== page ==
Article by Melissa Kruse-Peeples, NS/S Education Coordinator, published May 9, 2016.
As you know, at the heart of NS/S is the seed bank, where thousands of priceless, traditional crop seed varieties are protected and conserved for current and future generations. We are all indebted to the farmers and gardeners who entrusted their heritage seeds to us for safekeeping. To make sure that we have sufficient supply, we keep a close eye on the collection to determine which seeds need regeneration. Growouts occur on our 60-acre Conservation Farm in Patagonia, Arizona. Growing seeds to maintain genetic purity requires techniques including hand pollination and isolation, which are often costly and labor intensive.
Late last fall we planted over 20 varieties, including Tarahumara Espinaca, Chamisal Quelites, Swain Dill, Guatamalean Purple Fava Beans, and thirteen varieties of peas. The farm is located in Patagonia, Arizona at 4,000 feet elevation. Spring tempuratures and summer growing season arrives later than Tucson where our seed bank and Conservation Center are located. We also grew some cool season crops at the Center in Tucson and that seed has since been harvested. But with the warmer weather not arriving in Patagonia until March, these crops are still producing seeds. Harvest is underway and soon the seeds will be ready for packing and ready for you and others to plant to maintain this incredible diversity within your gardens. Although our seeds are backed up in frozen storage in the Native Seeds/SEARCH seed bank, the best way to preserve this genetic diversity is for all of us to continue growing these seeds and enjoying the food they produce. We eagerly await the day when these arid-adapted seeds are in greater supply because people like you continue to sow, harvest, save and share them.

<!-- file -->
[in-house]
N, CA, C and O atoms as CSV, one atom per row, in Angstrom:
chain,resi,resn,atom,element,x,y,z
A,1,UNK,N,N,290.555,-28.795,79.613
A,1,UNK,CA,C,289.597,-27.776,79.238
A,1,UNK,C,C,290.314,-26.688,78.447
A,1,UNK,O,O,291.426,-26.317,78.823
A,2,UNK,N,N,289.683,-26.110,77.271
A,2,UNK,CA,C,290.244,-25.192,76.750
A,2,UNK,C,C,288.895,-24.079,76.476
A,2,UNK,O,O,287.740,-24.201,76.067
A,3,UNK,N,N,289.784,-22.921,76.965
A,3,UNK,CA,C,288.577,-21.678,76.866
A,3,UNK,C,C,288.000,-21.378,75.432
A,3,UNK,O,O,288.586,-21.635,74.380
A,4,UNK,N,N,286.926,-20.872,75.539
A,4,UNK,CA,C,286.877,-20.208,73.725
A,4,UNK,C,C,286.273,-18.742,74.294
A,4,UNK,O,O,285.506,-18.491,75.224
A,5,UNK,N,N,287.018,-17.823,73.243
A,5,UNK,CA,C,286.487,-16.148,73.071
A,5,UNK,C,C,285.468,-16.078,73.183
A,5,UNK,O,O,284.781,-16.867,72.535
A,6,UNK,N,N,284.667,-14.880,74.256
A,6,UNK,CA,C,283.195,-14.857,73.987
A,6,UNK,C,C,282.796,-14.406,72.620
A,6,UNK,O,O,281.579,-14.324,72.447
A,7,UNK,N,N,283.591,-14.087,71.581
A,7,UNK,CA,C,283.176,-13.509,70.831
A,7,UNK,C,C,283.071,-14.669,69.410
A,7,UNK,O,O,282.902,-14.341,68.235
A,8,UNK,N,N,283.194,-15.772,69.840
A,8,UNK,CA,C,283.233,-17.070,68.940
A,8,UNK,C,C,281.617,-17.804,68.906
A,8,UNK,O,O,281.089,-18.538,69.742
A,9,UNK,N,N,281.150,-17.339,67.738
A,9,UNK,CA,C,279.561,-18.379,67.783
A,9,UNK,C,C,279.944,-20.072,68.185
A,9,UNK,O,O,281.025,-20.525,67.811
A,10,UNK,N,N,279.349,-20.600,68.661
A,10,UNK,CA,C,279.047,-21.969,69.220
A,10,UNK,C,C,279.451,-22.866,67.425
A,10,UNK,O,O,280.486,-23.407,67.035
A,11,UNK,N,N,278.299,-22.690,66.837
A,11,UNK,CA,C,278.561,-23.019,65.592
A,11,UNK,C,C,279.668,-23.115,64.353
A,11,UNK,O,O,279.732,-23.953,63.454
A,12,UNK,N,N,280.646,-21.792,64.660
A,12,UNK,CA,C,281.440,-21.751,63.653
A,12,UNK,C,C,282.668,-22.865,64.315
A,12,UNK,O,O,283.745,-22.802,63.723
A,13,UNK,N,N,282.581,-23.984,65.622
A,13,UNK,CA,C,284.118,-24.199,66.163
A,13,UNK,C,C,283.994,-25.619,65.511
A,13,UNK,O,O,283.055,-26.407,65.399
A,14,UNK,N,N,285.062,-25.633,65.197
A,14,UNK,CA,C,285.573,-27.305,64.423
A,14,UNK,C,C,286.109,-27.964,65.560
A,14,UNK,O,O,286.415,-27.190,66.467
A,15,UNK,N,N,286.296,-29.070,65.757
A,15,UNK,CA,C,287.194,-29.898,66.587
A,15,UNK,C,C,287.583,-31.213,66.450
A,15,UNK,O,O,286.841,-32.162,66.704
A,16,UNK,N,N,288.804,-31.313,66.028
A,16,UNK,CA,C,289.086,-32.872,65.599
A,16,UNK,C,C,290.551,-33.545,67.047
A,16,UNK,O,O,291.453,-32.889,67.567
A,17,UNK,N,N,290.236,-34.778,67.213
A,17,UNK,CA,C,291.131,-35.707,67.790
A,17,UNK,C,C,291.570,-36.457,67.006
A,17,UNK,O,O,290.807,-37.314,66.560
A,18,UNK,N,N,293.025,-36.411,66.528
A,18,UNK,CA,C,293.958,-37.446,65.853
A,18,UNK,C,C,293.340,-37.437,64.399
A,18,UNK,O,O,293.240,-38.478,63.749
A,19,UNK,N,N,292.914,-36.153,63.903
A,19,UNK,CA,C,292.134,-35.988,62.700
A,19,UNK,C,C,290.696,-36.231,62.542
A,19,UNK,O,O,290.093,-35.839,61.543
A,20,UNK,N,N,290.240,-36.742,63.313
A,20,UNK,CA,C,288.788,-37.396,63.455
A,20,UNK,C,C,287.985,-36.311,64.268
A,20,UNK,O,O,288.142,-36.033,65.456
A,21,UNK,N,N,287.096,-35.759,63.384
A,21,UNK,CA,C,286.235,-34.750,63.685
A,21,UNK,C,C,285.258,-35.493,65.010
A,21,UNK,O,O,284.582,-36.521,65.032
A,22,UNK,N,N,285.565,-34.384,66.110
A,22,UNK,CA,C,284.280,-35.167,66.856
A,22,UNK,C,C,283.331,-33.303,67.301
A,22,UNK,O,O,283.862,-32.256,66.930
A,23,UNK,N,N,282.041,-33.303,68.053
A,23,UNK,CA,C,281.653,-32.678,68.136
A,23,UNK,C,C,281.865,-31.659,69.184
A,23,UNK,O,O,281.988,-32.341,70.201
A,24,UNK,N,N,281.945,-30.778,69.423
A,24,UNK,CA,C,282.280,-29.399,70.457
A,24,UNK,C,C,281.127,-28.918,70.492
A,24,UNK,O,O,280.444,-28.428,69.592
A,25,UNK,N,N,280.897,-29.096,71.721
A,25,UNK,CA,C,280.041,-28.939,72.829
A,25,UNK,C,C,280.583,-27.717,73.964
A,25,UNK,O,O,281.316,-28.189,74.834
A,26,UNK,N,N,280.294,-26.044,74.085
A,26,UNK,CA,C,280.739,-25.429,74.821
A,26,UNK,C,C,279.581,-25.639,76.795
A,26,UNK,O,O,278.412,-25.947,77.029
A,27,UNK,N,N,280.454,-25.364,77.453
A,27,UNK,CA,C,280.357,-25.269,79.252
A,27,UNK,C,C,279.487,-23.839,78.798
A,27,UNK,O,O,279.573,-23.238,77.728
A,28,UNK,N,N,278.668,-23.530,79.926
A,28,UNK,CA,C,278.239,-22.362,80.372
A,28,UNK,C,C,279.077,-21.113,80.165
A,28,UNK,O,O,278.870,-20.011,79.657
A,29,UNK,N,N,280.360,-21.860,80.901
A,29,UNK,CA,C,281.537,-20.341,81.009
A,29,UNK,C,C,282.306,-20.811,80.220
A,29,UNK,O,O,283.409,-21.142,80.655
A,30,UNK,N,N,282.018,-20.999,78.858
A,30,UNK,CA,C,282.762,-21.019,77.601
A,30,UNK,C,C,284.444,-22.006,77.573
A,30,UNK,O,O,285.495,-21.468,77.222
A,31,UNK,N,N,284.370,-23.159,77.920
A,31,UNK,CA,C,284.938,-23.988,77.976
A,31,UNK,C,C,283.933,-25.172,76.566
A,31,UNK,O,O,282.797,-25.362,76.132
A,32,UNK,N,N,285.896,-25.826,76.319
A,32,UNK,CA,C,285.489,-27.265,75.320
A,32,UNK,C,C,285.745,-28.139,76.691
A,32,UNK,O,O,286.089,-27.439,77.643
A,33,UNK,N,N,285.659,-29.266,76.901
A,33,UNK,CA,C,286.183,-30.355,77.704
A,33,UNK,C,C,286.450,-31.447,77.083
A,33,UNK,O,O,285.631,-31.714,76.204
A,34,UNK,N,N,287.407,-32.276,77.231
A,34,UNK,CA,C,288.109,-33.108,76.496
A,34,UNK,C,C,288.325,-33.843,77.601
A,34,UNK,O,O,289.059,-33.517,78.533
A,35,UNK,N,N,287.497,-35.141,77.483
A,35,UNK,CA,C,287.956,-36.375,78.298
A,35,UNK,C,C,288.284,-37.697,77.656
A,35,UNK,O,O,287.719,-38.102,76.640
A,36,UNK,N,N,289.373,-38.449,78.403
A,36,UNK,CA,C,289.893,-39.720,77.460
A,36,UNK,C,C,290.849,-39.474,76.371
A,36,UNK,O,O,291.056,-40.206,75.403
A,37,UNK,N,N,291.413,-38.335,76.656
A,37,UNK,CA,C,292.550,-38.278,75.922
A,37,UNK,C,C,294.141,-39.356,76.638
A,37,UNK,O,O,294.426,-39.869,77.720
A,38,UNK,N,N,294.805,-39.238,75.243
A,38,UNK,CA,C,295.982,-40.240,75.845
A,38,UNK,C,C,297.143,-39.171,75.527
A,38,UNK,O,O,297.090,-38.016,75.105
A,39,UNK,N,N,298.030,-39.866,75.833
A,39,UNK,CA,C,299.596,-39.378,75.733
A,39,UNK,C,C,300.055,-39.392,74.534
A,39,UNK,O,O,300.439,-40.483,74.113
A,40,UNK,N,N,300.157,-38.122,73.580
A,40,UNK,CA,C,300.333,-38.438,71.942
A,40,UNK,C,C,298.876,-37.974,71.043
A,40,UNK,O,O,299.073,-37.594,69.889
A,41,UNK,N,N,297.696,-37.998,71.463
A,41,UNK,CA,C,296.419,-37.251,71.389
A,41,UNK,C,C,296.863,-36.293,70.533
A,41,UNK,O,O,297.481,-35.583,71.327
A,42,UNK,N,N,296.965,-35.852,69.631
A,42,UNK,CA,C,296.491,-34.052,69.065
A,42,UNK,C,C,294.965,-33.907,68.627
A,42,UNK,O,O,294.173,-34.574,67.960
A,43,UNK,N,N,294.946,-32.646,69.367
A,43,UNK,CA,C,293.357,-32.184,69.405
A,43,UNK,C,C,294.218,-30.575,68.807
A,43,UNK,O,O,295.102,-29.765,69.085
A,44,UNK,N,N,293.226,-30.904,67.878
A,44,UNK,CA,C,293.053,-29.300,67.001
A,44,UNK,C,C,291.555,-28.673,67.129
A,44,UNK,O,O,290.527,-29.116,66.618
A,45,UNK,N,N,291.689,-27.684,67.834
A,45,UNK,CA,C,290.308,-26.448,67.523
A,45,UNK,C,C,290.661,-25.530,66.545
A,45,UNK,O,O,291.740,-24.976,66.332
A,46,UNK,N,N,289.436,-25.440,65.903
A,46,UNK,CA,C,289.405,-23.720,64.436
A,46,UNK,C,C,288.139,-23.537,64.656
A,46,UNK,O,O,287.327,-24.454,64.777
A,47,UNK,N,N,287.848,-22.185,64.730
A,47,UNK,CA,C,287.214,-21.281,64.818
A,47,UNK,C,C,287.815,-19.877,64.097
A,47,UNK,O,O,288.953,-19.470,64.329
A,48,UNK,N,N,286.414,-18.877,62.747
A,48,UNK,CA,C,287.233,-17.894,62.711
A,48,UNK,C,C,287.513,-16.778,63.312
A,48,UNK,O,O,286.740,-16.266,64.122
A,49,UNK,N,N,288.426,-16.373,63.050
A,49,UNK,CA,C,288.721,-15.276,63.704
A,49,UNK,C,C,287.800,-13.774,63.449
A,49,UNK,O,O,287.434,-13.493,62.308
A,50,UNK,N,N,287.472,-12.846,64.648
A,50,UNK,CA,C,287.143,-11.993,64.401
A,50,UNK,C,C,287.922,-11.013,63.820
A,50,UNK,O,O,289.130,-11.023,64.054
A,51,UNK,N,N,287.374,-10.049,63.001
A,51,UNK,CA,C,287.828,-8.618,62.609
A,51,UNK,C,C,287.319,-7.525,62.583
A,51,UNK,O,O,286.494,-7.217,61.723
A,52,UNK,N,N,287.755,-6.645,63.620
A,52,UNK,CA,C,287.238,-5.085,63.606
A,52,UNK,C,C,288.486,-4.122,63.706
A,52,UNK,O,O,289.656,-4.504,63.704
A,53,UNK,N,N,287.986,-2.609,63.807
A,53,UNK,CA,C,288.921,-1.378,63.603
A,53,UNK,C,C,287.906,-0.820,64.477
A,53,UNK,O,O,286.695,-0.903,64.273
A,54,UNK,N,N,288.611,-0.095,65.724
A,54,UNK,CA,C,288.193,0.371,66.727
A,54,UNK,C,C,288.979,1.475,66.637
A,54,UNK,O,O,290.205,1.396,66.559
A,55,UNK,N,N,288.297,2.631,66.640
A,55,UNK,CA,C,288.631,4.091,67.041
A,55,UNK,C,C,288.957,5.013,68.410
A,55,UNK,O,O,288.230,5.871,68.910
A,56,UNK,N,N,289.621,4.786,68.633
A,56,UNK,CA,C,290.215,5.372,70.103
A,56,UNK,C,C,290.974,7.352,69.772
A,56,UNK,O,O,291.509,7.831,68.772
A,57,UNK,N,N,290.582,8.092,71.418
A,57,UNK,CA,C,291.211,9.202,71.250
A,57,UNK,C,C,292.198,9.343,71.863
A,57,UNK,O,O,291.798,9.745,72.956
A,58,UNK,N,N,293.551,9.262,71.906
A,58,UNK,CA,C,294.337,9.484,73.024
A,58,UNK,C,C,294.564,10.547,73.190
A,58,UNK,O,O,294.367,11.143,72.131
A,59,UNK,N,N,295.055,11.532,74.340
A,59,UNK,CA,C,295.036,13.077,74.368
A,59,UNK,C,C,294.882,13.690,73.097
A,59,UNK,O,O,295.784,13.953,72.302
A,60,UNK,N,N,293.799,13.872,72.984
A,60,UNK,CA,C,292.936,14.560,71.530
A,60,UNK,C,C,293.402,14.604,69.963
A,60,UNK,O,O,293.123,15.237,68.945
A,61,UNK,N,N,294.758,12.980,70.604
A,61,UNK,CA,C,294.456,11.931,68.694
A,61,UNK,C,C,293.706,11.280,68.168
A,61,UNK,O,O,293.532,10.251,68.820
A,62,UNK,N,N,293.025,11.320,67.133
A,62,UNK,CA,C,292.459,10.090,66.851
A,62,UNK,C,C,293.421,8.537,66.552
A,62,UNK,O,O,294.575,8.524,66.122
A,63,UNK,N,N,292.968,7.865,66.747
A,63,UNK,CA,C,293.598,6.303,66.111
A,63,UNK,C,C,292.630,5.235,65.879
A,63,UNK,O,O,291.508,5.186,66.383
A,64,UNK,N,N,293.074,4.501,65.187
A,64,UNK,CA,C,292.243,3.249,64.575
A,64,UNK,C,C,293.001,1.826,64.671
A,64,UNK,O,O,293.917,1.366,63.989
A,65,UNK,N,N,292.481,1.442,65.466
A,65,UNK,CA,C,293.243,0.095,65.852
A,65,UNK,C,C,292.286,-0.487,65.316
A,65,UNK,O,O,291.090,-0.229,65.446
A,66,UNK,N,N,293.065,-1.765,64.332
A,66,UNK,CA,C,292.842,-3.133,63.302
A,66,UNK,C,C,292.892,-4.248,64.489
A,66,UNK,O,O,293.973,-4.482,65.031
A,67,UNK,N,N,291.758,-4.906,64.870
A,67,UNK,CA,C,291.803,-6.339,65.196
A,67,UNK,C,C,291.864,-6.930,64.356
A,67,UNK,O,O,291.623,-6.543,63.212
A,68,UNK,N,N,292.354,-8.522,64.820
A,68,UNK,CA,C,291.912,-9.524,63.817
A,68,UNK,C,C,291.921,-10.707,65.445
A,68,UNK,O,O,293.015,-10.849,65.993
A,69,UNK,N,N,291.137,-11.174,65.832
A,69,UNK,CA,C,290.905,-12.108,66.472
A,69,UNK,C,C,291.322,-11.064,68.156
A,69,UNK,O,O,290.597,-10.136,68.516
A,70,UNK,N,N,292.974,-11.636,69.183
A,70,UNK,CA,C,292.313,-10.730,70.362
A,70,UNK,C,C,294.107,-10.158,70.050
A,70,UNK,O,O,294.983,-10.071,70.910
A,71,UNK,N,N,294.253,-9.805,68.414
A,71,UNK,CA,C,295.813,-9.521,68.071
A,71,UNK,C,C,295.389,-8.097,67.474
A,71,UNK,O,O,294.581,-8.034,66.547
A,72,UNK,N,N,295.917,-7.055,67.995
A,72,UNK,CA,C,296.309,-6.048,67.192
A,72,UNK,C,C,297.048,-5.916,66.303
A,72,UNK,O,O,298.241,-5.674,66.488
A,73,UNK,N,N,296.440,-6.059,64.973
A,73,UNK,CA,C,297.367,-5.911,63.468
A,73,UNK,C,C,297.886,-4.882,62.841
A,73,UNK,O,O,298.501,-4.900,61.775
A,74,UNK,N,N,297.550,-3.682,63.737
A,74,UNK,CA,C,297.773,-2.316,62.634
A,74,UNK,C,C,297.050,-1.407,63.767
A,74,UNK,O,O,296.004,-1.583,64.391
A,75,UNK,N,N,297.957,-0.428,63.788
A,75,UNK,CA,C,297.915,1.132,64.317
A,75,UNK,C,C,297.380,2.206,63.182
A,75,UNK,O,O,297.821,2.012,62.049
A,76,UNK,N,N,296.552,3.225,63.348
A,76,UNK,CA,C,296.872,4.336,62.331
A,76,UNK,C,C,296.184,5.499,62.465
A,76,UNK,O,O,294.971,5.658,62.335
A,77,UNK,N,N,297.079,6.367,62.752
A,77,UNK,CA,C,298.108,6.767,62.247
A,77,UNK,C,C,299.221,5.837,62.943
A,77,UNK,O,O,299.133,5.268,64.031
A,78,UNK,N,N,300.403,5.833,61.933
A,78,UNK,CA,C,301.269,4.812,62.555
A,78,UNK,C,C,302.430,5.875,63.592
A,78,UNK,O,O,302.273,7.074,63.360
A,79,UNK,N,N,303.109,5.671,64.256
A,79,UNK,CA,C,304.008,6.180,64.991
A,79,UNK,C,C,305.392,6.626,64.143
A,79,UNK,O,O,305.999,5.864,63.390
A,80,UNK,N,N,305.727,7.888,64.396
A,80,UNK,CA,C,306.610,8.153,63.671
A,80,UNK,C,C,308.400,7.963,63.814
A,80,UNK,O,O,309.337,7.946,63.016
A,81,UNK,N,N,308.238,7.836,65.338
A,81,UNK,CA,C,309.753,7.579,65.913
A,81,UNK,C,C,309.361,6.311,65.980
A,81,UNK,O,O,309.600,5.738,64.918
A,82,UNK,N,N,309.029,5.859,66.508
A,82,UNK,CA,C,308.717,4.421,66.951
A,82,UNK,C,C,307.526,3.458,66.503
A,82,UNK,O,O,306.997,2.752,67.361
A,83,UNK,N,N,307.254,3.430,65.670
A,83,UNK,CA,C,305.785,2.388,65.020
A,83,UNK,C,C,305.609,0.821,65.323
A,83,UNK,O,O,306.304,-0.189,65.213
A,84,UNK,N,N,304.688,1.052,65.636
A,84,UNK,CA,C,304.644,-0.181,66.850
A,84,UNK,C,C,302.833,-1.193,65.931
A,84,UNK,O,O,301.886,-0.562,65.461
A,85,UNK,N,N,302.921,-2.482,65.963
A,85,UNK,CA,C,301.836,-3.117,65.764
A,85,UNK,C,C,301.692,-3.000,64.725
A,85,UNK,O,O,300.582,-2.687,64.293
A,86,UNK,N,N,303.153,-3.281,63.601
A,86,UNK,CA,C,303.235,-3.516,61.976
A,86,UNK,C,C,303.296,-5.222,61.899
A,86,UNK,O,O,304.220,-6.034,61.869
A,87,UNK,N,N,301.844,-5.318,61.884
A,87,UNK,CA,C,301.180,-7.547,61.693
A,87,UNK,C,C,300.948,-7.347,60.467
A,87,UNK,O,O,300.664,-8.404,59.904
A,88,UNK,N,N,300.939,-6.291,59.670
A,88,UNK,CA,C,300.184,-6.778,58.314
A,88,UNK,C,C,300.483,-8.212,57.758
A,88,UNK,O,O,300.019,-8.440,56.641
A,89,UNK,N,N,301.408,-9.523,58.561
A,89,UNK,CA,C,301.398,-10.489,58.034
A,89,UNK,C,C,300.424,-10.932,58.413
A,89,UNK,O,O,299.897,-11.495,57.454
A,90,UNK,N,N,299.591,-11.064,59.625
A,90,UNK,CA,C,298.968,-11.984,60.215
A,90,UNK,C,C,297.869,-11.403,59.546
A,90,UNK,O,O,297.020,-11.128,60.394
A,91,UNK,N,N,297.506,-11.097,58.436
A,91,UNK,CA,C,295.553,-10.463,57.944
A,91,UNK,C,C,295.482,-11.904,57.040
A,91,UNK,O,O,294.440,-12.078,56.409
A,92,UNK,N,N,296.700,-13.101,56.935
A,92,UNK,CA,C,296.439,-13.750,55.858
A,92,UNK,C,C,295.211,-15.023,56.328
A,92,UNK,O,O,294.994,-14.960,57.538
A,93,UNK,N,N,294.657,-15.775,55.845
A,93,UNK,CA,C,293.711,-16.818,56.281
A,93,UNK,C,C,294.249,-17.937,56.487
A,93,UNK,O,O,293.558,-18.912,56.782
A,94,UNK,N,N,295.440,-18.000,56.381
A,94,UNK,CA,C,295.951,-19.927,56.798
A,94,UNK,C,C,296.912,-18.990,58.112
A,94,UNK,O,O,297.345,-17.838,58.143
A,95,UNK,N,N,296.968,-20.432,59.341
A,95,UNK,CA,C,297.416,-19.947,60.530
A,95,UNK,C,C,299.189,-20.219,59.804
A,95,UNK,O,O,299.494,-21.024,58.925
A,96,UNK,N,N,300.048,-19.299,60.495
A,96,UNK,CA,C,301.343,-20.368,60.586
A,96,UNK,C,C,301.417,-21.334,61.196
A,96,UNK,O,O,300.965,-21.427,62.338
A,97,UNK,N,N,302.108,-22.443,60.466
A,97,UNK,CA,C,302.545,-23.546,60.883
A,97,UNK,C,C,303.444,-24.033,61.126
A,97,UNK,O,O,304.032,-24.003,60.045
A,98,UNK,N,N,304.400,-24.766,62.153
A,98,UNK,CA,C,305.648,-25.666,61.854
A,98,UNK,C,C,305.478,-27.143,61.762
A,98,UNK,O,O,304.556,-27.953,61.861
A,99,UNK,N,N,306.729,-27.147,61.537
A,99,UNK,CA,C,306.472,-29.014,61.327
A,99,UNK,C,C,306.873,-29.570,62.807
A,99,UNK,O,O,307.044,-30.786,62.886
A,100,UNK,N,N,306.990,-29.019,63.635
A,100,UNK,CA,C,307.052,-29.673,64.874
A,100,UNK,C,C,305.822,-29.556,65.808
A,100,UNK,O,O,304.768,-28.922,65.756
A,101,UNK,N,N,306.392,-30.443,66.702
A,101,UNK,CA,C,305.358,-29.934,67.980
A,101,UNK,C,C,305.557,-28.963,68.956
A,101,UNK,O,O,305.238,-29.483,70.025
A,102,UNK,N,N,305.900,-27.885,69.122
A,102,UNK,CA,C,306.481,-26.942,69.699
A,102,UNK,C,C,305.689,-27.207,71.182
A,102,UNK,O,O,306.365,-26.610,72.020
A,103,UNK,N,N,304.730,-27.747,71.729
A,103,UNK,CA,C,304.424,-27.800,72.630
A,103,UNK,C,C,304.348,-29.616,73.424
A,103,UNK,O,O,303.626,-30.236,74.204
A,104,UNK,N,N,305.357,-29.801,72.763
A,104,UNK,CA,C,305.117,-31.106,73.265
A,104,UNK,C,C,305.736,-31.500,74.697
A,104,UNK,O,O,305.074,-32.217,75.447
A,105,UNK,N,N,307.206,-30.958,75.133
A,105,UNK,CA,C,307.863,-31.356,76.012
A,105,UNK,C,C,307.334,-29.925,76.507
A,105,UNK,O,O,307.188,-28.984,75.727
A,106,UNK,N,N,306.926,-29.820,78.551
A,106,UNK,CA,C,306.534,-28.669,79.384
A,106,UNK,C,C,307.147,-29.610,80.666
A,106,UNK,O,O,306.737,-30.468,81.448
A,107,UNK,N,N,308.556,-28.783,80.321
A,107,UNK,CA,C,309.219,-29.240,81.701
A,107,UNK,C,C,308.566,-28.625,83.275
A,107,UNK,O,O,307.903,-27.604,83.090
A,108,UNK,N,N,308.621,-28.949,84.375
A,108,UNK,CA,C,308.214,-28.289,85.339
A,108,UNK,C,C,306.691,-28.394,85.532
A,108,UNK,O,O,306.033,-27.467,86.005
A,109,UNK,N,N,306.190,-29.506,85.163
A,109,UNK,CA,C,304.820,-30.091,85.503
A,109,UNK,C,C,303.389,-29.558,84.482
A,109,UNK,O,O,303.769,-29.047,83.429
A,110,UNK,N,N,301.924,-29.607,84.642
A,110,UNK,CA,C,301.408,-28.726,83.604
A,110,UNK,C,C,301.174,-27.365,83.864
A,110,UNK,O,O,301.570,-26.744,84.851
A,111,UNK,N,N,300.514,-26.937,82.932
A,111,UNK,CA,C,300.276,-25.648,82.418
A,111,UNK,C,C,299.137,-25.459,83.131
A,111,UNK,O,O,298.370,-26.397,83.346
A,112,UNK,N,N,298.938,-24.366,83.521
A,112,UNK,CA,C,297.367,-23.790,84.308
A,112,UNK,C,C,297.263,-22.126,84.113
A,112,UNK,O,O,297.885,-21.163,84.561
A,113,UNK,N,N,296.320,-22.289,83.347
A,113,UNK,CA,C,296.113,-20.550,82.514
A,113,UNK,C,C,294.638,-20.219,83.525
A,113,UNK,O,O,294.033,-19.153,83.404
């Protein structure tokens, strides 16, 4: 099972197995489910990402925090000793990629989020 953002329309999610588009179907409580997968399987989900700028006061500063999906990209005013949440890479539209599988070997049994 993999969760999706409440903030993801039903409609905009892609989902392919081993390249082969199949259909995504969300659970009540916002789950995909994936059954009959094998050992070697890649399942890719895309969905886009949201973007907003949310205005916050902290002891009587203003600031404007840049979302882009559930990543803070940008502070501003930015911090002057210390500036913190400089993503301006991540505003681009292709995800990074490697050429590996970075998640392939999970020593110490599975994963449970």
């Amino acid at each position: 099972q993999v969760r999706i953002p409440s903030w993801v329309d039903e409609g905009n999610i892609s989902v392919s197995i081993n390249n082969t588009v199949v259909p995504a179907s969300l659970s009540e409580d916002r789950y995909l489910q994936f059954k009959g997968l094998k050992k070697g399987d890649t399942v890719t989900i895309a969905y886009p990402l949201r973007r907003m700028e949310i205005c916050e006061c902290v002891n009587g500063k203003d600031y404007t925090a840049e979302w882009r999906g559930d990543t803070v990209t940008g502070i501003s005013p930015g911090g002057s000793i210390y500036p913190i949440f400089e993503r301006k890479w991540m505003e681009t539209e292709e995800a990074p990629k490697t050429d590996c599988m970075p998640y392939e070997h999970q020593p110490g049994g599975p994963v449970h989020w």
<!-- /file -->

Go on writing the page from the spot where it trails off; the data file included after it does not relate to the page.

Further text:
Fields are currently being prepared for summer planting. The terrace gardens, as seen in the picture above, will soon be brimming with seed diversity. In the coming weeks we will begin planting warm season crops like Navajo Robin’s Egg Corn, Mexicali Tomatillos, Acoma Pumpkins, Yoeme Purple String Beans and more.
Enjoy these photos from the past few months of our Spring season at the Conservation Farm. If you are interested in visiting the farm, please stay tuned for tour opportunities this Fall.